Main Page | See live article | Alphabetical index


Fidelio is an opera in two acts by Ludwig van Beethoven. The libretto is by Joseph Sonnleithner from the French of Jean-Nicolas Bouilly.

Like much else in Beethoven's career, the opera involved considerable struggle on the composer's part, and it went through several versions before achieving full success. It was first produced in a three act version in Vienna on November 20, 1805. It was subsequently condensed to two acts by Breuning, at which time Beethoven wrote a new overture (Leonore no. 3). In this form the opera was first performed on March 29, 1806 under the title "Leonore," but was again revised by Georg Friedrich Treitschke (text) and Beethoven (music) in 1814. It is this last version, first performed on May 23, 1814 with the title Fidelio, that achieved a great success in its day and has been a central element of the operatic repertory ever since.

The opera is a central work of Beethoven's so-called "middle period," and like much of Beethoven's music of this time it emphasizes heroism and the struggle for liberty. There can be little doubt that Beethoven was attracted to Bouilly's story because of the opportunity it offered to set these ideas and feelings to music.

As elsewhere in Beethoven's vocal music, the music is not especially kindly to the singers. The principal parts of Leonore and Florestan, in particular, require great vocal skill in order to project the necessary intensity without screaming or shouting, and top performances in these roles attract admiration.

Some notable moments in the opera include the Prisoner's Chorus, an ode to freedom sung by a chorus of political prisoners, Florestan's hallucinating vision of Leonore come as an angel to rescue him, and the highly melodramatic scene in which the rescue finally takes place. The finale achieves great intensity by alternating soloists and chorus, thus anticipating similar passages in the Ninth Symphony.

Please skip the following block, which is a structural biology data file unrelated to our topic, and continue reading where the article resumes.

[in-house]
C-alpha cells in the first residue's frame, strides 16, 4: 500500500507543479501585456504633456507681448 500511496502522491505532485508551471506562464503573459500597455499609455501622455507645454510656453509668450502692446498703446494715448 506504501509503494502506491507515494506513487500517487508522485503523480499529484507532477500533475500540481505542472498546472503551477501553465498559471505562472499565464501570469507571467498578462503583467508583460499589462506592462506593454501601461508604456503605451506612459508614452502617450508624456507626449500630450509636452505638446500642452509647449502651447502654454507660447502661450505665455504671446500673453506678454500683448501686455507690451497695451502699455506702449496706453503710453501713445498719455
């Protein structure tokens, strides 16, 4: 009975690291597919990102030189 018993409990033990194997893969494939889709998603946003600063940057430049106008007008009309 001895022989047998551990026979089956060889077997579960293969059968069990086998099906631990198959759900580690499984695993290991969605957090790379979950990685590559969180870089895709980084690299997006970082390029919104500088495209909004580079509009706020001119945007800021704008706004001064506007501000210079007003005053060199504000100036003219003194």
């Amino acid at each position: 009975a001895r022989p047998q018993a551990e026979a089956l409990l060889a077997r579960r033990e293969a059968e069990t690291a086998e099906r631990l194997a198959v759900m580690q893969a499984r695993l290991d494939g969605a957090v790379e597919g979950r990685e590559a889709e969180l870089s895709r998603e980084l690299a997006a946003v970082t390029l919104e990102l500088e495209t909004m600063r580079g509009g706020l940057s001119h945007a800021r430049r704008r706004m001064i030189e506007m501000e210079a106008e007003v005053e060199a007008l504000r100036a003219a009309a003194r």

The Overtures to Fidelio

Beethoven struggled to produce an appropriate overture for Fidelio, and ultimately went through four versions. His first attempt, for the 1805 premiere, is believed to have been the overture now known as Leonora no. 2. Beethoven then focused and intensified this version for the performances of 1806, creating Leonora no. 3. The latter is considered by many listeners as the greatest of the four overtures, but as an intensely dramatic, full-scale symphonic movement in sonata form it had the defect of overwhelming the (rather light) initial scenes of the opera. Beethoven accordingly experimented with cutting it back somewhat, for a planned 1807 performance in Prague; this is believed to be the version now called Leonore no. 1. Finally, for the 1814 revival Beethoven began anew, and with fresh musical material wrote what we now know as the Fidelio overture. As this somewhat lighter overture seems to work best of the four as a start to the opera, Beethoven's final intentions are generally respected in contemporary productions.

Conductors of Fidelio who yearn to include the music of Leonore no. 3 has sometimes performed it between the two scenes of the second act. In this location, it acts as a kind of musical reprise of the rescue scene that has just taken place.


Place, a Spanish States prison in the vicinity of Seville.